Generations of students learned to ride and care for horses at the University of North Texas thanks to a woman named Sweet Estes. Ms. Estes was born in Ennis, Texas. She was named Sammie Jean Estes and acquired the nickname “Sweet” from her big sister, Queena Jo Estes, shortly after birth. Sweet started selling rides on horses and mules as a child. The practice continued when she arrived on campus in the 1941-1942 school year. Rides on her horses cost 50 cents for the first hour and 25 cents for the second hour. Before long she raised her prices to 75 cents an hour. Soon the school approached her to give classes to her fellow students. The stables were located on Maple Street. Her stables later moved south on Bonnie Brae. As a student she had a little time for anything but being a student, running her business, and teaching riding to her fellow students. However, she was a member of the Physical Education Professional Club. The horse rentals and a salary for teaching helped pay her way while earning a bachelor’s (Winter 1948) and master’s degrees (January 29, 1956).
“My sister and I rode at Sweet Estes’ stable on the far west end of Maple Street, a dirt street at the time….I can remember the names of 14 horses: Jitters, Indigo, Cho-Cho, etc. We rode west and south of town and around the golf course being built.”
-Marjorie M. Dannelley Larson, North Texan, Fall 2011
In 1948, Sweet was hired on as a full-time faculty member to teach horseback riding and other physical education classes. Shortly after her appointment she was diagnosed with tuberculosis. She took time off from teaching to pursue treatment for the disease. Her name does not appear in the catalogs between 1950-51 and 1951-52 school years. The doctors had warned her that she might never be able to ride a horse again. She proved them wrong, returning to teaching and riding in 1952-53.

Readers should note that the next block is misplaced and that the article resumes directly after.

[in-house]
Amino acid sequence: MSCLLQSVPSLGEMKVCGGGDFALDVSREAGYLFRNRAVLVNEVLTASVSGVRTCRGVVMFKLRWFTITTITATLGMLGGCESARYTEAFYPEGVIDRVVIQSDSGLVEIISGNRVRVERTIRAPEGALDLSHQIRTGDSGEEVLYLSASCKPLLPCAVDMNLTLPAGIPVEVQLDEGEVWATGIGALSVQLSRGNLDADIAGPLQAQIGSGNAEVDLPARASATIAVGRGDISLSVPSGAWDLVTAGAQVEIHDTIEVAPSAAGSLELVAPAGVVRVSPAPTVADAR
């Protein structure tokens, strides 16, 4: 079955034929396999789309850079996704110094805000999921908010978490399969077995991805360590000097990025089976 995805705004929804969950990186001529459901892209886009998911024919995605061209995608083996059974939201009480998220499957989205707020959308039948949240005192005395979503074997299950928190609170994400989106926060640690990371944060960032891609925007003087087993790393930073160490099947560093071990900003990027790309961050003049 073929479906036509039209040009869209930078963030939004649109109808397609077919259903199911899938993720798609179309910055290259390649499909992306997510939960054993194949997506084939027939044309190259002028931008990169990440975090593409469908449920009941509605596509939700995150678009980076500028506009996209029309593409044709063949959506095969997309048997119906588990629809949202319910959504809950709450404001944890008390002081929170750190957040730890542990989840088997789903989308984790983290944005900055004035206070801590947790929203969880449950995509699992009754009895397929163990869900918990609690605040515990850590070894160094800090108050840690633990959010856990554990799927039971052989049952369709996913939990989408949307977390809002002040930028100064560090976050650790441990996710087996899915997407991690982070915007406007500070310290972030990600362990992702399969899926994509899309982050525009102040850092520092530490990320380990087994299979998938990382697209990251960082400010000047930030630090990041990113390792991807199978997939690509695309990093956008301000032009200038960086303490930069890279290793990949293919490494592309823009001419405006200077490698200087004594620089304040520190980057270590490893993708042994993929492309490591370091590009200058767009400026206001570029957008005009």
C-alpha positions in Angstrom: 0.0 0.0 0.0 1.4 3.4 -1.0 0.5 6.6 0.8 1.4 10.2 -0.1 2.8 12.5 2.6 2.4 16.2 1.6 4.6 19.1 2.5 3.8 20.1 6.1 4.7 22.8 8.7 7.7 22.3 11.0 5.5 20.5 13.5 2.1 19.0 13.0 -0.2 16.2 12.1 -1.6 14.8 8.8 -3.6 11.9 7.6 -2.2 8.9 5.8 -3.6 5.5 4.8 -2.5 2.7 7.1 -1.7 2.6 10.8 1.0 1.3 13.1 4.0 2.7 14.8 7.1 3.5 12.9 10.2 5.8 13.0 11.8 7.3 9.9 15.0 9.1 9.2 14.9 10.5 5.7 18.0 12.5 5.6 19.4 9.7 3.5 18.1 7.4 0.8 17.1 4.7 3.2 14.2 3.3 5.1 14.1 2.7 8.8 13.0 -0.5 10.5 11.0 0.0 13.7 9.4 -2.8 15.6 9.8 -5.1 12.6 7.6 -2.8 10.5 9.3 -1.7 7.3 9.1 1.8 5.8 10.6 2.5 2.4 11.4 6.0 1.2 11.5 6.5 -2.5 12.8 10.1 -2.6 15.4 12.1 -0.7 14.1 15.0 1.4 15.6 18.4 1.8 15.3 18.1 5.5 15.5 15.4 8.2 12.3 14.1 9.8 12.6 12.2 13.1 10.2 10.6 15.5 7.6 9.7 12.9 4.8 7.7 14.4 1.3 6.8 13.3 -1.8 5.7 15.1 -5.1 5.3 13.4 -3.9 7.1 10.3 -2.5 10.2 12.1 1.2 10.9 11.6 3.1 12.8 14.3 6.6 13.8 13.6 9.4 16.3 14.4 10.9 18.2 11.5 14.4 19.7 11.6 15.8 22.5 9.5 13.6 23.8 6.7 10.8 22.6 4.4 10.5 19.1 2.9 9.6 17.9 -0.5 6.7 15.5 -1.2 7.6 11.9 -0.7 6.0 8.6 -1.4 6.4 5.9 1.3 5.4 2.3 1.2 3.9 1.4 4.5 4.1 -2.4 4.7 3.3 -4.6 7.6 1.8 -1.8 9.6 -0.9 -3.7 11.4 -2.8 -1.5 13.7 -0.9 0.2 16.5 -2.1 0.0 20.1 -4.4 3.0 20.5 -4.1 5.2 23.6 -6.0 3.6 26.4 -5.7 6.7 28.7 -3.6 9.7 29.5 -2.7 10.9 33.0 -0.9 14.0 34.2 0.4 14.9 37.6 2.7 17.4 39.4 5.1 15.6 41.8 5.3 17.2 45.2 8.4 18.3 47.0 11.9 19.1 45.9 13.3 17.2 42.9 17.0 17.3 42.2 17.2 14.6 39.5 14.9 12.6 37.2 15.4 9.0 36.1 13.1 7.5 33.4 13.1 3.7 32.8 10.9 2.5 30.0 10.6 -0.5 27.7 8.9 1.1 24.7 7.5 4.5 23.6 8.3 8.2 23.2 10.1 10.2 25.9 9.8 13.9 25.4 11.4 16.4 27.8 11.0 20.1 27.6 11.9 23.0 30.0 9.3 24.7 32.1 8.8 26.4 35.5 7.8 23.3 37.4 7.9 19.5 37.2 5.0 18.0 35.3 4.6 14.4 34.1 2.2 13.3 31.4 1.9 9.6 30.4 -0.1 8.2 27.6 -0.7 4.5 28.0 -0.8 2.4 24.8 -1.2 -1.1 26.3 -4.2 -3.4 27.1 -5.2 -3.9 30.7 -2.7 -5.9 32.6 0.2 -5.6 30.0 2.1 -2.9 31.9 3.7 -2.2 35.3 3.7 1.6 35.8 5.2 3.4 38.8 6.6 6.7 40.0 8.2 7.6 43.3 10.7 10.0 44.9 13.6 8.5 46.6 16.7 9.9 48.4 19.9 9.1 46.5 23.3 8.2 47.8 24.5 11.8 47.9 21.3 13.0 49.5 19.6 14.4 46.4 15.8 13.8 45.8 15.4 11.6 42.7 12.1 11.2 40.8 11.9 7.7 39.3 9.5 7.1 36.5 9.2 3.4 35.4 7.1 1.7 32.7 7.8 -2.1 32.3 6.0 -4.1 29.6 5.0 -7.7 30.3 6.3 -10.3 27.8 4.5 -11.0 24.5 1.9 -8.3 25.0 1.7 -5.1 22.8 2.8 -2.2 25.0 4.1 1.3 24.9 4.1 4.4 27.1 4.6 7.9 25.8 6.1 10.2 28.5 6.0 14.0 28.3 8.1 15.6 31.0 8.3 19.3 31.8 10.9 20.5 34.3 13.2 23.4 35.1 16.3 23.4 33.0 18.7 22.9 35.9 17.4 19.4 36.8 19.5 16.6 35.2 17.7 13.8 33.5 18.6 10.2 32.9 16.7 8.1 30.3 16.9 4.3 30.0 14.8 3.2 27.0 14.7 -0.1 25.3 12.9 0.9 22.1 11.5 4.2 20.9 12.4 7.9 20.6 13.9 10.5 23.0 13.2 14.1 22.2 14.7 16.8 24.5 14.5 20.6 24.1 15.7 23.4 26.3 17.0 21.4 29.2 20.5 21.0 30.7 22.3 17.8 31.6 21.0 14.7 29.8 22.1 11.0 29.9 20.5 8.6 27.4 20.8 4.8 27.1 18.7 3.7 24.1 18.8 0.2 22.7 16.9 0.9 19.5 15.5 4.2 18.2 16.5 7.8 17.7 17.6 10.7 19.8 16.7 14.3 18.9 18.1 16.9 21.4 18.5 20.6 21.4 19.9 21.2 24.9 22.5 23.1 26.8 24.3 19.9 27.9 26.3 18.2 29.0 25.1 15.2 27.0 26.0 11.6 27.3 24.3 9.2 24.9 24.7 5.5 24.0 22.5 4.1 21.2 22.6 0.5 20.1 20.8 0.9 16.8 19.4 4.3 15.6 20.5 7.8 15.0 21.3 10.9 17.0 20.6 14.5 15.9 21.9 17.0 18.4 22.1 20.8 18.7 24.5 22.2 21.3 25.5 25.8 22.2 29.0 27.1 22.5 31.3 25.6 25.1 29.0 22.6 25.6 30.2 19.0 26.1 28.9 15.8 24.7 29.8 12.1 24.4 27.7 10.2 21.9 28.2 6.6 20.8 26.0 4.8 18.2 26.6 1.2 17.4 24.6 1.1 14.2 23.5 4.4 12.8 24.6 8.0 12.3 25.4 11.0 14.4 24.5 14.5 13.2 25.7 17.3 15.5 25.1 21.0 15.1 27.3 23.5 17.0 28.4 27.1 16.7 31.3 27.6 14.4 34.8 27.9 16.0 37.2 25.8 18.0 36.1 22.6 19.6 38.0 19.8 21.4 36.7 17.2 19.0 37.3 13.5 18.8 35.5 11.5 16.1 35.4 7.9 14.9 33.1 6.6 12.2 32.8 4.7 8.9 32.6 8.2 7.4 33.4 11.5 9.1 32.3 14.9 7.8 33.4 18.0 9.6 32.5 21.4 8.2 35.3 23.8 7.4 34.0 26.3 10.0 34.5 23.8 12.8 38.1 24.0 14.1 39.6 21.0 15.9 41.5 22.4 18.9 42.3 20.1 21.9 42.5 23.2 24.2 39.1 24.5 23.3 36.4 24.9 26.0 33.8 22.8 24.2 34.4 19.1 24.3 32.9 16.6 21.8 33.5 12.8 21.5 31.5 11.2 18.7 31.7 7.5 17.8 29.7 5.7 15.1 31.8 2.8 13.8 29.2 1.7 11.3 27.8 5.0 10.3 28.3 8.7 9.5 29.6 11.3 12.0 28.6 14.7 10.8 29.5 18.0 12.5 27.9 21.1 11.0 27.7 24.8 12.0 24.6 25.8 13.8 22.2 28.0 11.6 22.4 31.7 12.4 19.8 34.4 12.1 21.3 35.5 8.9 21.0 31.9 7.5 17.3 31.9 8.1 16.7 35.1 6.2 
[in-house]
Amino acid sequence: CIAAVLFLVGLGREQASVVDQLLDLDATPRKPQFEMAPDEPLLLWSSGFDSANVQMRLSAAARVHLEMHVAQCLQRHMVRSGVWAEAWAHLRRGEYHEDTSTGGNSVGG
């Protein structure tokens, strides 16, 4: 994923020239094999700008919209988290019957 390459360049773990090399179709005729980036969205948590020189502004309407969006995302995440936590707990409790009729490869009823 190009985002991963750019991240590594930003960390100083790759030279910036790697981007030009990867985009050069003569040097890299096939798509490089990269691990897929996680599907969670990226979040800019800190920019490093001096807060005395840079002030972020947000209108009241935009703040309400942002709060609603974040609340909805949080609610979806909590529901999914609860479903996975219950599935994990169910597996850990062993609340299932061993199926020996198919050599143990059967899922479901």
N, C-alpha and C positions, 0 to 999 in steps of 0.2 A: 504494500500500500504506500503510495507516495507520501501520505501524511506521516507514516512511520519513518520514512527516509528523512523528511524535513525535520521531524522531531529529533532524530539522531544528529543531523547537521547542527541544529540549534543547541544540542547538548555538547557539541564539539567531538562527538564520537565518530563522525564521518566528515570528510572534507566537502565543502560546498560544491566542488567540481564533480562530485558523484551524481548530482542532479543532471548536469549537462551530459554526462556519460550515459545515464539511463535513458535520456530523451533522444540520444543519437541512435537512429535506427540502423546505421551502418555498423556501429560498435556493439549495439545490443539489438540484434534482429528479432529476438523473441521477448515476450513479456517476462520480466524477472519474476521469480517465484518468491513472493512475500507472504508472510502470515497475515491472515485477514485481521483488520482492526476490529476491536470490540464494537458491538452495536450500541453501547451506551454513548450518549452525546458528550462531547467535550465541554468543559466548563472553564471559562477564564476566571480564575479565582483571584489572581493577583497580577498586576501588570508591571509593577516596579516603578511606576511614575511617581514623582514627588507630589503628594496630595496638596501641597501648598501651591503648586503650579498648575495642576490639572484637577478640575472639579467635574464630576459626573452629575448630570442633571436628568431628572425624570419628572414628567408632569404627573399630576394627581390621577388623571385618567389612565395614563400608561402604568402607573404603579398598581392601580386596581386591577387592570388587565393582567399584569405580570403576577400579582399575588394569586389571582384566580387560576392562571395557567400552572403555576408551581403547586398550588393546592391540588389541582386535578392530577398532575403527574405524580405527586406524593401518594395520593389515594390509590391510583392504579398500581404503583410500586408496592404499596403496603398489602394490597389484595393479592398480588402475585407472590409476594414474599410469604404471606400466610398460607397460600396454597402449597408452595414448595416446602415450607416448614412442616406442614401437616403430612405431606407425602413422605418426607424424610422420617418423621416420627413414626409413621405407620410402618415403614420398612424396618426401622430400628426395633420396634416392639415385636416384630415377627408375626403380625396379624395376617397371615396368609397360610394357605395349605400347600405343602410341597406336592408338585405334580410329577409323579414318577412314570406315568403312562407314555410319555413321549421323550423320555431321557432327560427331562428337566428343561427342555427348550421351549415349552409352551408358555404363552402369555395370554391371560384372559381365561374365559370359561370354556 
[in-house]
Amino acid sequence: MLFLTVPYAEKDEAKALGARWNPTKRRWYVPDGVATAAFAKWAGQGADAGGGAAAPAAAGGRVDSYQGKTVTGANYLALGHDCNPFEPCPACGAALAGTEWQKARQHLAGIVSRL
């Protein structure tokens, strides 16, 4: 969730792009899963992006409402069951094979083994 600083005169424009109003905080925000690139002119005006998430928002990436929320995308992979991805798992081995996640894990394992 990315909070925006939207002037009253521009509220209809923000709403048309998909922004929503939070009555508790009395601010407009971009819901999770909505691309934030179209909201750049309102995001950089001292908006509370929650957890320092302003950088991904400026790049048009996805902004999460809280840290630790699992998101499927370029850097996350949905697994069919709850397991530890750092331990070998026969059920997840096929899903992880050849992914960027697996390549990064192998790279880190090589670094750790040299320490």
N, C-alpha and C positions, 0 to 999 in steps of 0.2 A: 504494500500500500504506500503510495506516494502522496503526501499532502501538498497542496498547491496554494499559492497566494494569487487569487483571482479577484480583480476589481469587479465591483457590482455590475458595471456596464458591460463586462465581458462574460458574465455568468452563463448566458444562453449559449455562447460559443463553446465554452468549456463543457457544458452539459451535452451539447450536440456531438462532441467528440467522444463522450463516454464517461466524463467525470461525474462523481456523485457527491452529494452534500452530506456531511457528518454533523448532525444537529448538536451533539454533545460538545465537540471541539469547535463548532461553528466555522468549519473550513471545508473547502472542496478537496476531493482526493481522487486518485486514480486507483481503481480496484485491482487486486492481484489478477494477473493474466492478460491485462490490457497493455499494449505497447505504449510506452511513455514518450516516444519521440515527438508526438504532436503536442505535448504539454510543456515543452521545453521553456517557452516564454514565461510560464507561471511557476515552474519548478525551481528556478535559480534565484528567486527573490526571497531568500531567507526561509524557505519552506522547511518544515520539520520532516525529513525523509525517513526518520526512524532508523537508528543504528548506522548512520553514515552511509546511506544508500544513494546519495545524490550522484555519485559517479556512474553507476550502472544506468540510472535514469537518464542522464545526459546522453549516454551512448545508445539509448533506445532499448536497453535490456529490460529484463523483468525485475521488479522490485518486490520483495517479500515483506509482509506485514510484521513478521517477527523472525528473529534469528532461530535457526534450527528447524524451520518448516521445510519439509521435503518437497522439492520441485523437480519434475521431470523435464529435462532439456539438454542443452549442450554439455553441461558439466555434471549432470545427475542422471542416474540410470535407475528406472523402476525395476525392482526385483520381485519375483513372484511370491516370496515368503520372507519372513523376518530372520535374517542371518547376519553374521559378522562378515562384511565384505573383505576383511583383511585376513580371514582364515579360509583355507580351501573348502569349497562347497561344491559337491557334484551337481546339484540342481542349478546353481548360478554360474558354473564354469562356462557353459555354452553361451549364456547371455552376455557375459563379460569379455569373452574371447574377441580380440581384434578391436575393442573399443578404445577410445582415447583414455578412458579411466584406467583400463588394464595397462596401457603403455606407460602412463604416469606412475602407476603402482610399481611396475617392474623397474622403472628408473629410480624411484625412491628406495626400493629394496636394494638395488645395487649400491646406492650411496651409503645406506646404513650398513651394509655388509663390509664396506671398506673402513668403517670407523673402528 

The classes ceased in 1962, when the Texas Legislature removed funding for physical education courses they felt did not belong in colleges and universities. Ms. Estes continued as a Physical Education instructor. She also continued to act as the sponsor of the riding club, Los Caballeros, so students could continue learn horseback riding (just without course credit). She also altered her business plan by renting her horses to summer camps and gave individuals and groups riding lessons outside her university employment.
“Riding is a team effort where the human has the responsibility to make it work”
-Sweet Estes, North Texas Daily, 1977-04-28
Horseback riding would return to UNT in 1972. In 1974 backpacking classes were also offered. She took students on field trips to hike in Colorado and New Mexico. During the winter the trip was to Blanca Peak in Colorado. Warm weather trips visited a different site on each trip.
“This is a great chance for them [students] to get out and see the country and learn how lucky they are to live in such a beautiful world and to get a chance to experience it. It also gives them a chance to learn what they can and cannot do, to gain confidence in themselves. And it’s a great way to put problems back home in perspective. It gives them and me a chance to clear out the cobwebs”
-Sweet Estes, North Texan, Winter 1985
Sweet Estes was last listed as a faculty member in the 1989-90 Undergraduate Catalog. She died in Florissant, Colorado in 1989.
One of Ms. Estes favorite sayings was “Prepare for the worst, hope for the best and smile through it all.” Her life gave her numerous examples of hard times and hardships she had to overcome. Throughout it all, she followed the course that gave her the most happiness – working with horses and bringing that joy to anyone who wanted to learn.